The mood was festive. Queen Victoria’s deck “was seldom deserted by promenaders during daylight and long after dark,” wrote Edward Whelan. Whelan, a member of the Prince Edward Island legislature and a delegate to the conference, was a Charlottetown newspaperman who kept copious notes for his paper, TheExaminer. As they steamed up the broad St. Lawrence, he reported, the promenaders on deck were driven indoors by gales and snow squalls. The storm slowed the ship’s progress, and the travellers reached Quebec City in darkness on Sunday, October 9, too late to share the sight sailors had marvelled at for centuries: the city and its mighty rock rising where the great river narrowed “like an island above the surface of the ocean,” as the Quebec navigator Joseph Bouchette once put it.7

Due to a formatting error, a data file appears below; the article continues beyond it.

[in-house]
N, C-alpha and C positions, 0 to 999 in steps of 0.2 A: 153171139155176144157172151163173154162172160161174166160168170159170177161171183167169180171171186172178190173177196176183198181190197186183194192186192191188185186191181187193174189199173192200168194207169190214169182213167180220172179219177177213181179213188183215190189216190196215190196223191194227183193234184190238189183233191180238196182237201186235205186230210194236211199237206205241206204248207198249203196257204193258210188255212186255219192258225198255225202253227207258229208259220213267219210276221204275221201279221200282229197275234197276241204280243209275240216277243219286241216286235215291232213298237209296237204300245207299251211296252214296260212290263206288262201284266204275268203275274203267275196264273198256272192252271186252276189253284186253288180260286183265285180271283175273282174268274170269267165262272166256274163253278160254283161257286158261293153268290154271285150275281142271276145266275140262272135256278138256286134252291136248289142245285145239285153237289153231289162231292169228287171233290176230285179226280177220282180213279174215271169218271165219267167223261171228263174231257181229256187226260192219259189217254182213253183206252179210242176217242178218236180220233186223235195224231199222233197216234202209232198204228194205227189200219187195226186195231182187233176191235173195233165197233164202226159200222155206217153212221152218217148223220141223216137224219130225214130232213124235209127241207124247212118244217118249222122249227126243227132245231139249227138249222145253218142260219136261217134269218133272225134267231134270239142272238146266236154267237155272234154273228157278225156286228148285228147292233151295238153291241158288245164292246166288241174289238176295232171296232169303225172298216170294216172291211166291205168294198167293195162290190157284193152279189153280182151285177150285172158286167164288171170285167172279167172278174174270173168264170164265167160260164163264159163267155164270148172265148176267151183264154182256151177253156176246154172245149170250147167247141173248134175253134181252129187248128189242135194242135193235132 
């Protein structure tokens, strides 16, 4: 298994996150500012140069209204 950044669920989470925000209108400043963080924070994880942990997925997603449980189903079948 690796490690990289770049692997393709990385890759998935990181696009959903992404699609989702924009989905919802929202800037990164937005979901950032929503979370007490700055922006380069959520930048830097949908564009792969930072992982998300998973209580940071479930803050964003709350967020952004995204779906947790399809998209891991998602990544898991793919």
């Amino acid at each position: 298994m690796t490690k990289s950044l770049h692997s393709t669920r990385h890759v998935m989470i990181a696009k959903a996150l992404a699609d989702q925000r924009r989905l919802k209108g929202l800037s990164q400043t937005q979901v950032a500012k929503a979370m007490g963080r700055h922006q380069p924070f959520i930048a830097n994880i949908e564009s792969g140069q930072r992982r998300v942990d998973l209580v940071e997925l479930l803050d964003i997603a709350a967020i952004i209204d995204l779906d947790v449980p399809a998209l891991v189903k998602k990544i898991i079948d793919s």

Not all Maritime politicians heading for Quebec City were aboard Queen Victoria. Some had opted for the one railroad then available for travel from the Maritime provinces to Quebec City—the one through the United States. Prince Edward Island’s opposition leader and former premier, George Coles, his wife, and his daughter Mercy Anne boarded a steamer in Charlottetown at 3 a.m., and crossed to Shediac, New Brunswick. “I was very ill, it was so rough,” Mercy recalled in her diary, but a train waited at Shediac to carry them to Saint John, where they joined George Coles’s fellow Reformer, New Brunswick’s premier Leonard Tilley, and other delegates and their families. Tilley was “the only beau of the party,” with five single ladies, Mercy Anne reported, and she was flattered by his attentions. Tilley was forty-six to her twenty-six, but he was a widower and, though her language in the diary is guarded, she may have been considering him as a potential suitor. From Saint John, the steamer New Brunswicktook them down the Bay of Fundy to Portland, Maine, where they boarded the Grand Trunk passenger train north into Canada. They were expected: at the junction for Quebec, a special train requisitioned by the government of Canada waited to carry them along the branch line to Lévis Junction, across the river from Quebec City.8